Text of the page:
Welcome to MSEC’s weekly ACA FAQ on reporting. While details on how to complete IRS forms 1094 and 1095 (such as what codes to use on specific lines of the form) will not be covered, general questions on reporting requirements will be answered. For detailed information on form completion, contact your broker, tax advisor, payroll company, or insurance carrier. If you have a general ACA reporting question, email it to email@example.com. The most commonly asked questions will be answered in this forum. In addition, the Health Care Reform Learning Zone, found on the MSEC website (msec.org), is a rich source of information about the Affordable Care Act (ACA).
Q: My organization has fewer than 50 full-time/full-time-equivalent employees. Do we need to file any IRS reports under the Affordable Care Act?
Possibly. It depends on your company’s situation.
No reporting required: If you do not offer group health coverage of any kind.
Insurance carrier completes the reporting: If your organization sponsors a fully insured group health plan, your carrier will file the 1095-B and 1094-B forms for your company.
Employer completes the reporting if one of the following applies:
- Your health plan is self-insured or partially self-insured
- Complete the 1095-B and 1094-B reports
- Your company’s owner(s) also own other companies, and the total number of employees between all commonly owned companies is 50 or more full-time plus full-time-equivalent employees
- You may be an Applicable Large Employer and required to file the ALE reports (IRC Sec 6056)
- Your employees are part of a “multiemployer” plan—meaning if you have union employees who participate in the union-sponsored health plan
- Contact your multiemployer plan’s administrator to coordinate filings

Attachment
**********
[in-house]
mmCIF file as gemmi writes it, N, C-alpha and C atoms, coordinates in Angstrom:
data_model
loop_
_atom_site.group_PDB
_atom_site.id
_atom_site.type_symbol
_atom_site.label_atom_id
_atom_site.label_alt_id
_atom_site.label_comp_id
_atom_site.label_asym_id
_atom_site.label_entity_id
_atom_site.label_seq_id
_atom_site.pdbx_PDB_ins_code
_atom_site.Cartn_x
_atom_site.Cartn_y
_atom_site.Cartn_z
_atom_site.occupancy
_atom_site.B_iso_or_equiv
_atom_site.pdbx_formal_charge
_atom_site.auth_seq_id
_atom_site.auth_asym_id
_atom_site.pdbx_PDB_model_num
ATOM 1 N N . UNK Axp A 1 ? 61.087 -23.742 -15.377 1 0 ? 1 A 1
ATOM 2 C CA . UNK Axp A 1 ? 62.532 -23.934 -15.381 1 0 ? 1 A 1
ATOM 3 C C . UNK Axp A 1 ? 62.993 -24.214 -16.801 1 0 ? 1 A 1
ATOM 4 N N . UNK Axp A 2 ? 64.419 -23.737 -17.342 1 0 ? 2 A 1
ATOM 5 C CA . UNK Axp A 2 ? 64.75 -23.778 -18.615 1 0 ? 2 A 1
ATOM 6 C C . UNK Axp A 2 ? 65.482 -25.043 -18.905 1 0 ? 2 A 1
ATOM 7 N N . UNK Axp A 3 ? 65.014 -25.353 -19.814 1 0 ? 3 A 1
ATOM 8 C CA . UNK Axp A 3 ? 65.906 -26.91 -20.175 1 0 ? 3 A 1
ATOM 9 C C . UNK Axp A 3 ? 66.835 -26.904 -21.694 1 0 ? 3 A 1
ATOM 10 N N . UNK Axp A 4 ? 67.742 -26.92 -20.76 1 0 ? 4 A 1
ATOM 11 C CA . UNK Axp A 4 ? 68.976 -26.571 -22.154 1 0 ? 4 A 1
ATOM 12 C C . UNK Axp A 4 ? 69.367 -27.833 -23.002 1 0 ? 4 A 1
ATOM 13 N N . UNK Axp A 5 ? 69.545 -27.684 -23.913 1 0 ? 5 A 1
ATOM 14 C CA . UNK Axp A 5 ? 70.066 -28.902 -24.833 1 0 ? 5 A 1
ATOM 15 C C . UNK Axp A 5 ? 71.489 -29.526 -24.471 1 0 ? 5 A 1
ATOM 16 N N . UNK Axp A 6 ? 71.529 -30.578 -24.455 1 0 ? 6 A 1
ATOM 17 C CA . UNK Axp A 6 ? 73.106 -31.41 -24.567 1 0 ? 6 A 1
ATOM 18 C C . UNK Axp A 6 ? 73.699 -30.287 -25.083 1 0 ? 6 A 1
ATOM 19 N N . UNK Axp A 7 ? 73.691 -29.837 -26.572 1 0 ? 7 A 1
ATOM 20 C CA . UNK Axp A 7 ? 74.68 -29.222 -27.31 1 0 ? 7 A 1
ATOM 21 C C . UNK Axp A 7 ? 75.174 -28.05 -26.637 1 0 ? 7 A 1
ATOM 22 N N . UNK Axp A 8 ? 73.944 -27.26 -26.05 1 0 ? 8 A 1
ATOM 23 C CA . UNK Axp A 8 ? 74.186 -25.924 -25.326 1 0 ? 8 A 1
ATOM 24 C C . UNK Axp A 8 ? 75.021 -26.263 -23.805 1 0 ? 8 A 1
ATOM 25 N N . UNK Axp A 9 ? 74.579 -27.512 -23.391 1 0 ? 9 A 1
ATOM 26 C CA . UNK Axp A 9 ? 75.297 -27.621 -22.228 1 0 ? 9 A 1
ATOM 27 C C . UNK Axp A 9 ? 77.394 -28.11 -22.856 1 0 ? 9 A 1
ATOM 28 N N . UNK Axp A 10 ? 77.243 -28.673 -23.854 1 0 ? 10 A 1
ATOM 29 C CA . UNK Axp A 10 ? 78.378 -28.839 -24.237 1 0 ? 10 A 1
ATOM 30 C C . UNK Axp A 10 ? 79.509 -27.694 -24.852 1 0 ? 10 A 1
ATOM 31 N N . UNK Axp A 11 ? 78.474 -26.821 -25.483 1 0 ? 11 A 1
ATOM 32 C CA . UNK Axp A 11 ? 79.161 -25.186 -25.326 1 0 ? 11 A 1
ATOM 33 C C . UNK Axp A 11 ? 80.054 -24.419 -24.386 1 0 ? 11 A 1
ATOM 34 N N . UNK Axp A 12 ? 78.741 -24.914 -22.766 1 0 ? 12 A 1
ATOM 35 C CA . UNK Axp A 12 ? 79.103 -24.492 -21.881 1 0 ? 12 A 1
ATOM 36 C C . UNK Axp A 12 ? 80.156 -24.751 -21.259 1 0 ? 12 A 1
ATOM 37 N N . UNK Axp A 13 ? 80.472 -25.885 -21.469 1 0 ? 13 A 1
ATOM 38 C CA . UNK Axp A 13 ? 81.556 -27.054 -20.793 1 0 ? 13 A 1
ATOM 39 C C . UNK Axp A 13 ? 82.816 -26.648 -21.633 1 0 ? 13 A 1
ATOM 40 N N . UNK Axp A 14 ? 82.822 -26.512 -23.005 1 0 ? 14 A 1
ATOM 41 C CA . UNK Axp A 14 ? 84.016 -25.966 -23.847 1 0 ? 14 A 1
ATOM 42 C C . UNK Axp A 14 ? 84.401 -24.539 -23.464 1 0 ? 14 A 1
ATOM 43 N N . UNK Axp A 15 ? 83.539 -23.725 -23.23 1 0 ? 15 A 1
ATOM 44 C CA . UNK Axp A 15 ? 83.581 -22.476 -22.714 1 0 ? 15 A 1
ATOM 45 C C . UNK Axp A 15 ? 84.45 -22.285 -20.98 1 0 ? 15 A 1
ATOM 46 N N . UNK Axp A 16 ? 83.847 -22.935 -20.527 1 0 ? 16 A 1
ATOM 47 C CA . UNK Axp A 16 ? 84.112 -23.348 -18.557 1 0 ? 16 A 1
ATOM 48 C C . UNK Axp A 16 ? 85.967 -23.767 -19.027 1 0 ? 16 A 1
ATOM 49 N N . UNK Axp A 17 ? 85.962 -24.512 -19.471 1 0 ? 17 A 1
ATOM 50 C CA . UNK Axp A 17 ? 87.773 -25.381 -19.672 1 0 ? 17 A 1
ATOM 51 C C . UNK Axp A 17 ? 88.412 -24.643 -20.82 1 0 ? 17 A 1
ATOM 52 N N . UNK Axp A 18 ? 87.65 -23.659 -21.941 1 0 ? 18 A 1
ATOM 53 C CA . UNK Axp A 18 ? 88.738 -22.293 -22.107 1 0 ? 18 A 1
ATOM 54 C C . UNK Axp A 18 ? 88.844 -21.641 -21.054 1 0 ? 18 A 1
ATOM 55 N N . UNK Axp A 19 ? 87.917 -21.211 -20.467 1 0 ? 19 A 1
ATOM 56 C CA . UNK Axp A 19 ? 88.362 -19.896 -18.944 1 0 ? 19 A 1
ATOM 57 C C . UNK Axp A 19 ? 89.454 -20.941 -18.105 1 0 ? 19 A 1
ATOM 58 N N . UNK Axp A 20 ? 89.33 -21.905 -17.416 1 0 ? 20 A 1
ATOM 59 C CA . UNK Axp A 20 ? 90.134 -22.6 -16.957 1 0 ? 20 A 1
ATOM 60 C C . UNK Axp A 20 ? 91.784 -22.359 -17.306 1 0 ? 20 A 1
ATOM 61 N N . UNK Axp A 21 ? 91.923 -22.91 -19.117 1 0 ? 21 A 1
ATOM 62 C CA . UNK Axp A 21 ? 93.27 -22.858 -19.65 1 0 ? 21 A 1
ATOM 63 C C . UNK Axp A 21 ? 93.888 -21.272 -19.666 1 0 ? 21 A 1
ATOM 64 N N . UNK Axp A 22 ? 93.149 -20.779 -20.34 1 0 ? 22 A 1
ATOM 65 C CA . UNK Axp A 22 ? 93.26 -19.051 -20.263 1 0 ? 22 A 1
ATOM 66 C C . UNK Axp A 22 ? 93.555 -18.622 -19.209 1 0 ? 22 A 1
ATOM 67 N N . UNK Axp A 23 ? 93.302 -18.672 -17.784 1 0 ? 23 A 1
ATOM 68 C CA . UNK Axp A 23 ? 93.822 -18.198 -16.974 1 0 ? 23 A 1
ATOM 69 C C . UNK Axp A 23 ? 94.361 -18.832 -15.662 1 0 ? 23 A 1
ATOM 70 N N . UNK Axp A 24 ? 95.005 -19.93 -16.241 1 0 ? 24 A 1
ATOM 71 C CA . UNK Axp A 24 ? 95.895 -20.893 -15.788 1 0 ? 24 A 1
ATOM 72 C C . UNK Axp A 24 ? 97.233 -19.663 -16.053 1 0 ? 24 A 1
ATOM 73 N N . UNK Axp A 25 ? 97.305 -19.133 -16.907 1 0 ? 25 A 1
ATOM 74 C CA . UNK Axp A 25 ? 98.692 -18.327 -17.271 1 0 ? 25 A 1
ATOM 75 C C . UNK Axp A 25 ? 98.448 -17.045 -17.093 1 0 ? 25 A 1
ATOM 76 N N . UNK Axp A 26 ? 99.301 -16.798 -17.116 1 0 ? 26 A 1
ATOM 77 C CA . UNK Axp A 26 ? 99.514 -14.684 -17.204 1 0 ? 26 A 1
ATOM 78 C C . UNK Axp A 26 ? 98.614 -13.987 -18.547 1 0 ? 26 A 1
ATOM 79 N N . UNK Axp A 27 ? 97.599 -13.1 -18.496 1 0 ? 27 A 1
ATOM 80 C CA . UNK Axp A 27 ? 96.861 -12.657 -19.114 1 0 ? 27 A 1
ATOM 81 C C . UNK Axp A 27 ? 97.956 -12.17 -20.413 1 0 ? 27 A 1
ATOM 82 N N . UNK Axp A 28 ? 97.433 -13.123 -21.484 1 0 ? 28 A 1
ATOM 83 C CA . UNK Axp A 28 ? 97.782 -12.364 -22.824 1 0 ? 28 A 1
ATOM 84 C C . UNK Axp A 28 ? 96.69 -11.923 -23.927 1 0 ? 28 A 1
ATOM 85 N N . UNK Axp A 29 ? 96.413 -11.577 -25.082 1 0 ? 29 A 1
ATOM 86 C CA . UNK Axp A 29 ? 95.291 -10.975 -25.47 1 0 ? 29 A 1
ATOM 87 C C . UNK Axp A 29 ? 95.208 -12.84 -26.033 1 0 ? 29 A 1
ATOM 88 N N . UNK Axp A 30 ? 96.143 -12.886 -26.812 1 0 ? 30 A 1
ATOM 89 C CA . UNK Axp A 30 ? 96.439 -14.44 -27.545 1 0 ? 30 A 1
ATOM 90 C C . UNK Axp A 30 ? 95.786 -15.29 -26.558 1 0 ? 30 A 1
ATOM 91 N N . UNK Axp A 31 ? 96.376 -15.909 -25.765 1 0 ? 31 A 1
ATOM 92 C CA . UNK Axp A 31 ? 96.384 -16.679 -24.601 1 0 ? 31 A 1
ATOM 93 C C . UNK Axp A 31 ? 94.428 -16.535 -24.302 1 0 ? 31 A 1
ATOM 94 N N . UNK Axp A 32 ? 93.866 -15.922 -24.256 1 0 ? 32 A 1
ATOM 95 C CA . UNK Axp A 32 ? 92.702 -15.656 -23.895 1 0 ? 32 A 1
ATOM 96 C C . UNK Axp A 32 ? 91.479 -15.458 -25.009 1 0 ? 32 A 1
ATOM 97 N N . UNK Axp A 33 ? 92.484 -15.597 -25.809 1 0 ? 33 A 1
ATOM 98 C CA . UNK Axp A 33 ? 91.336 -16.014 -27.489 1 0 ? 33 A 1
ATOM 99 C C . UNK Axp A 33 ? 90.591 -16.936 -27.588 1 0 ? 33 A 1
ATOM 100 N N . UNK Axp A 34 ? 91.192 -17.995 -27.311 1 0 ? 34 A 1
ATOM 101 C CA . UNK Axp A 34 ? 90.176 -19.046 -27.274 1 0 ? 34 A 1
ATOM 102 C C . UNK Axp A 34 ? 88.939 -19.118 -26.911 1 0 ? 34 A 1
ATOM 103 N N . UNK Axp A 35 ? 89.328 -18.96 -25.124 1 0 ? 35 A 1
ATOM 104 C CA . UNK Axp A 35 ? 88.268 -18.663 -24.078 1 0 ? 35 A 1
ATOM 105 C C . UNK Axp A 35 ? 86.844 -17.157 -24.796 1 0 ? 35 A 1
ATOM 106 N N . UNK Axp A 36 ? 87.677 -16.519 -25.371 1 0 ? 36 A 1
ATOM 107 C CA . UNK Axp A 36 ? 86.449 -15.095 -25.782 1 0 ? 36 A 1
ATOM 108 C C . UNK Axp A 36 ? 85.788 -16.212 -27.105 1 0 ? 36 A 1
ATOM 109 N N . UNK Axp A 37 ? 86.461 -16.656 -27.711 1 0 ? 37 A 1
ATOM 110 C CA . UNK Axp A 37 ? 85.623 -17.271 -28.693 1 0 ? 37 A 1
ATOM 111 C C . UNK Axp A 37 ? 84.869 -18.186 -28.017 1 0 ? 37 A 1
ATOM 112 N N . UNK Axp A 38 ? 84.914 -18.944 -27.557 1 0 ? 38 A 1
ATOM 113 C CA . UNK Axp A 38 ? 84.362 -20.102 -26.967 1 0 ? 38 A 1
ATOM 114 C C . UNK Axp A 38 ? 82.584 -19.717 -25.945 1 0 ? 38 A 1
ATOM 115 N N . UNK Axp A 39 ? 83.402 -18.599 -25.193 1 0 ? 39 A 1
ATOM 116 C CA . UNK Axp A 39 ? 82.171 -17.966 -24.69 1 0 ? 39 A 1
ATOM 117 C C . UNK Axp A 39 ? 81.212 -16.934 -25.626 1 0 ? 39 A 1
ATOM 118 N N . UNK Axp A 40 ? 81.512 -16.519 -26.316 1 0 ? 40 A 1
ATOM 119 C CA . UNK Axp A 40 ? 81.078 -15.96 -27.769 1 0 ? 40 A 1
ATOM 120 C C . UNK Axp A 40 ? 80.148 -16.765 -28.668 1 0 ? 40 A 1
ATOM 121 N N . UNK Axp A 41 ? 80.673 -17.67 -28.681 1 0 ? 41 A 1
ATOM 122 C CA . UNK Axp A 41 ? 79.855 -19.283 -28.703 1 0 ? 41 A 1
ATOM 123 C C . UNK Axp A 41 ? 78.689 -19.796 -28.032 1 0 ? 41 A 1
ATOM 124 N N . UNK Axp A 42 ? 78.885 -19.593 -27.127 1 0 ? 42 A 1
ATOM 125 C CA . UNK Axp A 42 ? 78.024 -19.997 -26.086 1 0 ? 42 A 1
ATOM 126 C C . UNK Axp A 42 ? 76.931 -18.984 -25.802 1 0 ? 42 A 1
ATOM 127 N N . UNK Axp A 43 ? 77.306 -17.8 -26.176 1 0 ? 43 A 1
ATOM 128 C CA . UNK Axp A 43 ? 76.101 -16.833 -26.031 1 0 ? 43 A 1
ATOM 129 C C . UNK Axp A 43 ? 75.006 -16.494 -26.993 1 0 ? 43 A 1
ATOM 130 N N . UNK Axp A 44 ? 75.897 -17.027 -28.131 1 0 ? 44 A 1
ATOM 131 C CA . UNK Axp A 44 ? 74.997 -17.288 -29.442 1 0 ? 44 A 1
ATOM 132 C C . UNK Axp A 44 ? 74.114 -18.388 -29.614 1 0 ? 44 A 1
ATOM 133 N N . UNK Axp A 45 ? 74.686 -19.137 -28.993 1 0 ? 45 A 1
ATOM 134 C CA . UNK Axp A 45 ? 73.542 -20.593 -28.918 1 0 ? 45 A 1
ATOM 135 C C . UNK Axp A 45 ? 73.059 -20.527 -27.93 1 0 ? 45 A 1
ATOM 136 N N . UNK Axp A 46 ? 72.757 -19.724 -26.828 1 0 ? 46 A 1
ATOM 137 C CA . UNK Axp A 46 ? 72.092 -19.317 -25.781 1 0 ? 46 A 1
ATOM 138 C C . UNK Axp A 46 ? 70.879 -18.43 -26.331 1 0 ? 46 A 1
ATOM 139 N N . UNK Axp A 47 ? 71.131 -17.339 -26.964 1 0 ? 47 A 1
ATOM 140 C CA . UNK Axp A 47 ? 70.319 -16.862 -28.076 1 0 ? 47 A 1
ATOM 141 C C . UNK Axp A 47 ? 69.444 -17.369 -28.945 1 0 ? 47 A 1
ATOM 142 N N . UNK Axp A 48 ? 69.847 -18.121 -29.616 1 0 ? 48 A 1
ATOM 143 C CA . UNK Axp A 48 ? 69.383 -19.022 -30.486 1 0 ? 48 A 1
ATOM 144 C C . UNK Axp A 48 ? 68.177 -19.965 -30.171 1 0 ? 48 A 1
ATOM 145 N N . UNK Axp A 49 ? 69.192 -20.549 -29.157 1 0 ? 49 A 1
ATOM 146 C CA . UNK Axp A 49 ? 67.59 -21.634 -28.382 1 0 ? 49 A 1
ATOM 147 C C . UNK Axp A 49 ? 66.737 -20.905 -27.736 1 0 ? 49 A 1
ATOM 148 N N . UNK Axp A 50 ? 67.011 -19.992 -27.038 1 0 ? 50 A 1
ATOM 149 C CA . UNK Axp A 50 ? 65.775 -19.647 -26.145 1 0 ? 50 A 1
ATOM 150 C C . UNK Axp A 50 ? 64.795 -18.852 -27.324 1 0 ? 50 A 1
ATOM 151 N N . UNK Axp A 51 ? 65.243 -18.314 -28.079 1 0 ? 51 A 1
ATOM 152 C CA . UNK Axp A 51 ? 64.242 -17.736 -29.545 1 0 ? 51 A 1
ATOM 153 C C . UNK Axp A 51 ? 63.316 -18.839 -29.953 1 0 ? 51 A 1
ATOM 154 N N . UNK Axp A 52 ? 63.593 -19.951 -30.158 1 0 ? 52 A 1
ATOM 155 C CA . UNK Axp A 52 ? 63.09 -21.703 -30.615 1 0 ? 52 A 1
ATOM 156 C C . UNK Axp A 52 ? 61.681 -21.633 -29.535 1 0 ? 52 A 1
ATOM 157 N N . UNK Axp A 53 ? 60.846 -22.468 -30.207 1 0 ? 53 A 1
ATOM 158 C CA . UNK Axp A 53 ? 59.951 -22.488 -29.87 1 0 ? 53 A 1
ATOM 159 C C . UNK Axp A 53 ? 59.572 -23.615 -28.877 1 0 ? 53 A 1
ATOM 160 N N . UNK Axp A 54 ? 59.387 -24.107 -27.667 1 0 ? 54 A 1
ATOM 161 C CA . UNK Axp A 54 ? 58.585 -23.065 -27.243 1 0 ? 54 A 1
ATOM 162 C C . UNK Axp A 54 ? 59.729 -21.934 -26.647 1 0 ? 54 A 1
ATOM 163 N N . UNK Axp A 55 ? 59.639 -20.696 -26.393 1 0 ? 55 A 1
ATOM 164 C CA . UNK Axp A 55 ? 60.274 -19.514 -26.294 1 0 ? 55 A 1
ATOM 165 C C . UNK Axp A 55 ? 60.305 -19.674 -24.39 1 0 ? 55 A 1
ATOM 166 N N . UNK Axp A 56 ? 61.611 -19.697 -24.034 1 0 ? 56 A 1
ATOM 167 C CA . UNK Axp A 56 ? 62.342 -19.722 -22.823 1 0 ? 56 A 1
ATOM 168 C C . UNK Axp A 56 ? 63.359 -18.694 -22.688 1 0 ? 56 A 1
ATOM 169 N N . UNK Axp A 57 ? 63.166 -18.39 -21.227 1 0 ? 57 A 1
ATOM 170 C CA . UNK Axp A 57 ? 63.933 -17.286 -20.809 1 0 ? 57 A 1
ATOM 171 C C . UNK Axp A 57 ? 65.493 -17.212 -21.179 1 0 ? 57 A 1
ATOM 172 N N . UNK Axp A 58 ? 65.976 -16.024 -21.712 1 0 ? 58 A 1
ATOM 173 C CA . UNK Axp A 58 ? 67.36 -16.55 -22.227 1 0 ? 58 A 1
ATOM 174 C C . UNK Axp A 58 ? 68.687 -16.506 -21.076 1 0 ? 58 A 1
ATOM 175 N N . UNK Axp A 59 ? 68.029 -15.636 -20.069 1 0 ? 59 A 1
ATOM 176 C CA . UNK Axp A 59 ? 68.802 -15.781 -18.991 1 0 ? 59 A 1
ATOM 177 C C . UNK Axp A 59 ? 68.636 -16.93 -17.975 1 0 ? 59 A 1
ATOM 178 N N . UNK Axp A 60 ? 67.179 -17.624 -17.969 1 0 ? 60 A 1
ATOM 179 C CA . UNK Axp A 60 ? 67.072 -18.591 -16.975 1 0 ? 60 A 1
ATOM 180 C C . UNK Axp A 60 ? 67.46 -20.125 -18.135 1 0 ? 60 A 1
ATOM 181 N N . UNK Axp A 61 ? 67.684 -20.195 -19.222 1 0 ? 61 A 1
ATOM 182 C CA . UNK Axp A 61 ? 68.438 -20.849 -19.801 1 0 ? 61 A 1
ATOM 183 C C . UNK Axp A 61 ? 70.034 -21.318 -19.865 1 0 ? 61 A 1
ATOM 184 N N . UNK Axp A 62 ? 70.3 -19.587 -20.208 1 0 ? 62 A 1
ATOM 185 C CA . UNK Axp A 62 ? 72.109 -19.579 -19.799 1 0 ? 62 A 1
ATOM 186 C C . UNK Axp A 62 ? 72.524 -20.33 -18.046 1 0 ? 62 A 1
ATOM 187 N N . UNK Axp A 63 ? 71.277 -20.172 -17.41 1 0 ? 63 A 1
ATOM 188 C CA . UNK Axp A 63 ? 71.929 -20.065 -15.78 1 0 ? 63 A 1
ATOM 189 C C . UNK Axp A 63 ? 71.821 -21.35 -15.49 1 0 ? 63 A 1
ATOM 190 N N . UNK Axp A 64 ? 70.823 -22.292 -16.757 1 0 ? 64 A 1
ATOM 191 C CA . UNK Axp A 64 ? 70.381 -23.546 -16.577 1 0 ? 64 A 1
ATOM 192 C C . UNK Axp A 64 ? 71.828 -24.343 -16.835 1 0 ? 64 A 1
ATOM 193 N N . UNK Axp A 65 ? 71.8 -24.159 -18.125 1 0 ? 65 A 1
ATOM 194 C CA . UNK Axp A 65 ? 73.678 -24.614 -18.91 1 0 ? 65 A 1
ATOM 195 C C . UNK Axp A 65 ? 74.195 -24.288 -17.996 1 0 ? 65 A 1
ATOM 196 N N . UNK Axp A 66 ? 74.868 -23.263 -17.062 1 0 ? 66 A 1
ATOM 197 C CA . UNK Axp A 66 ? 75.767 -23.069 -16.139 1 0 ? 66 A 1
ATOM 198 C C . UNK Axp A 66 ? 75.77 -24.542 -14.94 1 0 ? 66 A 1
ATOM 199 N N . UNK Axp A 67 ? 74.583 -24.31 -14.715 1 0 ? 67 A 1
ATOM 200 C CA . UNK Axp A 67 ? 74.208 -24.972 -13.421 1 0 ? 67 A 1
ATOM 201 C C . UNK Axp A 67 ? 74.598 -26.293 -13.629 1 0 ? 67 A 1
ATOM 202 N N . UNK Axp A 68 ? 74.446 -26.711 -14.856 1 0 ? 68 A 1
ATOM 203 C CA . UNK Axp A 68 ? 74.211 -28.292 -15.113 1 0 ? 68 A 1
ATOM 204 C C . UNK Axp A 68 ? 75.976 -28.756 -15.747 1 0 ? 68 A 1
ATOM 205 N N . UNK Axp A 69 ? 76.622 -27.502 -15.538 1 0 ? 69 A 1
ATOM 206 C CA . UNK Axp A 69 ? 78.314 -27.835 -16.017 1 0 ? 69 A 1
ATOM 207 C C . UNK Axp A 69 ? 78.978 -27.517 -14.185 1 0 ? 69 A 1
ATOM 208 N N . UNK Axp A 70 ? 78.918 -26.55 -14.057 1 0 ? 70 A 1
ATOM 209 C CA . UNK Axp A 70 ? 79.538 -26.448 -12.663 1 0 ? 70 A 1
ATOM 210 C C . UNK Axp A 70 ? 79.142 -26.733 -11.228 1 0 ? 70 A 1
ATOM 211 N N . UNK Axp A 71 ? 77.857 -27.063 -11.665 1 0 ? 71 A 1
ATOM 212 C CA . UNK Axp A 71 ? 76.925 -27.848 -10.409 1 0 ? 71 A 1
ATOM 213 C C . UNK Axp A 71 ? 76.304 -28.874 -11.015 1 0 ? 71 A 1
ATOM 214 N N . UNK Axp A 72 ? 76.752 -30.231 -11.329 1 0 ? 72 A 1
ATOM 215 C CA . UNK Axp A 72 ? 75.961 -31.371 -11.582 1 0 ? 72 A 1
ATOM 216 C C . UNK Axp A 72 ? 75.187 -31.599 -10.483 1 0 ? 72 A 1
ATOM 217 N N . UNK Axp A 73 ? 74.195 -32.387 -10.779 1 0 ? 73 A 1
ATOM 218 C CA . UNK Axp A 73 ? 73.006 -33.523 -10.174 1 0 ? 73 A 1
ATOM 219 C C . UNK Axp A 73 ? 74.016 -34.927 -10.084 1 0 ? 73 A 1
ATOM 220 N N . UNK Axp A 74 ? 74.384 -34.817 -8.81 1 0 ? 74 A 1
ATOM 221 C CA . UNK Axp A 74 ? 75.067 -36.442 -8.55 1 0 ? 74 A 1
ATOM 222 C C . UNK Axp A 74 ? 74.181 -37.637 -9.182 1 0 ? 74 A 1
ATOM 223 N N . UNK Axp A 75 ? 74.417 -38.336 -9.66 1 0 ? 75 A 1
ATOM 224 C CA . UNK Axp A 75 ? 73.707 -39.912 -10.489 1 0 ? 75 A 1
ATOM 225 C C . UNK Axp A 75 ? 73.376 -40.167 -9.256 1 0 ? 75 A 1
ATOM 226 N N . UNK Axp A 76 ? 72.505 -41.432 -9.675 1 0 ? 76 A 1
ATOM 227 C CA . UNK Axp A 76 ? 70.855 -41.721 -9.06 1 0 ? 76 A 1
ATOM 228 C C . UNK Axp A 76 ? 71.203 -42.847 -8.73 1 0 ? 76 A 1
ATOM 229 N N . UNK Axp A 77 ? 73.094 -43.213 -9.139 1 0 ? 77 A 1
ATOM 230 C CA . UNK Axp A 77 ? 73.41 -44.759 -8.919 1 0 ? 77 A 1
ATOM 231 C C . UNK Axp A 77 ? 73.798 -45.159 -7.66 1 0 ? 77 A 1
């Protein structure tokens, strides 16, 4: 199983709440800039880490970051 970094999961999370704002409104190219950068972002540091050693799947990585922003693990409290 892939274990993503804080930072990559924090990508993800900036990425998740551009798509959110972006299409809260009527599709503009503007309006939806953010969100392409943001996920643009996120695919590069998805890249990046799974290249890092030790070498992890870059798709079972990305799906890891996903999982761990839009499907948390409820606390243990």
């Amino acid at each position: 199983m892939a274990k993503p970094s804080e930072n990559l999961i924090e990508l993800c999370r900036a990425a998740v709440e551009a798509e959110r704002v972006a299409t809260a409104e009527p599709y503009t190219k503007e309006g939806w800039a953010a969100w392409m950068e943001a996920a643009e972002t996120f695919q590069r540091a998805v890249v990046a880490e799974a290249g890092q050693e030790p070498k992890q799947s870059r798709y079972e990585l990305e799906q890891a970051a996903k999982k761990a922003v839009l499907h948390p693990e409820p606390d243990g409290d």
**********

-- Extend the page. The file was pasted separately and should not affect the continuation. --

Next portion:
If none of the above situations exists, you would not need to file any IRS reports yourself.
Q: My organization has a number of “temporary” employees who work full time and are paid on our payroll. Do we need to do any IRS reporting for them?
“Temporary” is a status organizations often use to identify employees hired either full-time or part-time but for a short duration and paid on the company payroll. Temporary employees have generally been excluded from participating in benefit plans. (This status does not include individuals working through a staffing agency.)
The Affordable Care Act does not recognize “temporary” as an employee status for excluding an employee from health plan eligibility. Consequently, if your organization is an Applicable Large Employer (ALE)* and you wish to avoid the possibility of a penalty, temporary employees should be offered health coverage if they are working full-time (130 hours per month) and meet your health plan’s waiting period.
ALEs must complete a 1095-C form for each temporary employee who worked full-time (130 hours per month) for at least one month during 2015 for your organization, whether or not you offered them health coverage and even if they terminated before the health plan waiting period was met.
Lastly, don’t forget to update your health plan documents or insurance contract to include coverage for full-time temporary employees if you wish to avoid the possibility of a penalty. No penalty applies if you do not offer a full-time temporary employee “excepted,” stand-alone benefits like dental, vision, life insurance, or disability benefits.
*ALE = employer with 50 or more full-time plus full-time-equivalent employees